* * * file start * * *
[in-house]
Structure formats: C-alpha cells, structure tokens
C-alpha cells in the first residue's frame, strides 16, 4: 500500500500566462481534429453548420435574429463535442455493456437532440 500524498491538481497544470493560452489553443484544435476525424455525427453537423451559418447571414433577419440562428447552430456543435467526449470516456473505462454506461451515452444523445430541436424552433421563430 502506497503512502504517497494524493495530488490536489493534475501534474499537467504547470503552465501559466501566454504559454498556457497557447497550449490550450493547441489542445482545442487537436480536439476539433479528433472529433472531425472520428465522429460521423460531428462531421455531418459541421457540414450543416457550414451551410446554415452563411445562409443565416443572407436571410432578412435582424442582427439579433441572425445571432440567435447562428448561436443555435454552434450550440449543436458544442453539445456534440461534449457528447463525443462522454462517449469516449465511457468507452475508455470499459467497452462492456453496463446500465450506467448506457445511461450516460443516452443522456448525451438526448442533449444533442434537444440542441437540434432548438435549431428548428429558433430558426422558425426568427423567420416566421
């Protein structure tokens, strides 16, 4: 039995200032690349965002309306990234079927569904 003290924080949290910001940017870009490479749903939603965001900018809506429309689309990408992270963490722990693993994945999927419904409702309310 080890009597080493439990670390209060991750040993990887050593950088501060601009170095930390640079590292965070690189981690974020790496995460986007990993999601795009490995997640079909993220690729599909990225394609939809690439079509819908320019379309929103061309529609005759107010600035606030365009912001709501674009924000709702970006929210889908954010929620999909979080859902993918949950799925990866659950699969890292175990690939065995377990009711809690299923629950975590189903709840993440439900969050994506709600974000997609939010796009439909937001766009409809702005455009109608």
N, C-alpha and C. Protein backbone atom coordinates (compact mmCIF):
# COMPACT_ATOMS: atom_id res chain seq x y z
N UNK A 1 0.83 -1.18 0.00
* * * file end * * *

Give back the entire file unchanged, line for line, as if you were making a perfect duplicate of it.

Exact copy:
[in-house]
Structure formats: C-alpha cells, structure tokens
C-alpha cells in the first residue's frame, strides 16, 4: 500500500500566462481534429453548420435574429463535442455493456437532440 500524498491538481497544470493560452489553443484544435476525424455525427453537423451559418447571414433577419440562428447552430456543435467526449470516456473505462454506461451515452444523445430541436424552433421563430 502506497503512502504517497494524493495530488490536489493534475501534474499537467504547470503552465501559466501566454504559454498556457497557447497550449490550450493547441489542445482545442487537436480536439476539433479528433472529433472531425472520428465522429460521423460531428462531421455531418459541421457540414450543416457550414451551410446554415452563411445562409443565416443572407436571410432578412435582424442582427439579433441572425445571432440567435447562428448561436443555435454552434450550440449543436458544442453539445456534440461534449457528447463525443462522454462517449469516449465511457468507452475508455470499459467497452462492456453496463446500465450506467448506457445511461450516460443516452443522456448525451438526448442533449444533442434537444440542441437540434432548438435549431428548428429558433430558426422558425426568427423567420416566421
């Protein structure tokens, strides 16, 4: 039995200032690349965002309306990234079927569904 003290924080949290910001940017870009490479749903939603965001900018809506429309689309990408992270963490722990693993994945999927419904409702309310 080890009597080493439990670390209060991750040993990887050593950088501060601009170095930390640079590292965070690189981690974020790496995460986007990993999601795009490995997640079909993220690729599909990225394609939809690439079509819908320019379309929103061309529609005759107010600035606030365009912001709501674009924000709702970006929210889908954010929620999909979080859902993918949950799925990866659950699969890292175990690939065995377990009711809690299923629950975590189903709840993440439900969050994506709600974000997609939010796009439909937001766009409809702005455009109608």
N, C-alpha and C. Protein backbone atom coordinates (compact mmCIF):
# COMPACT_ATOMS: atom_id res chain seq x y z
N UNK A 1 0.83 -1.18 0.00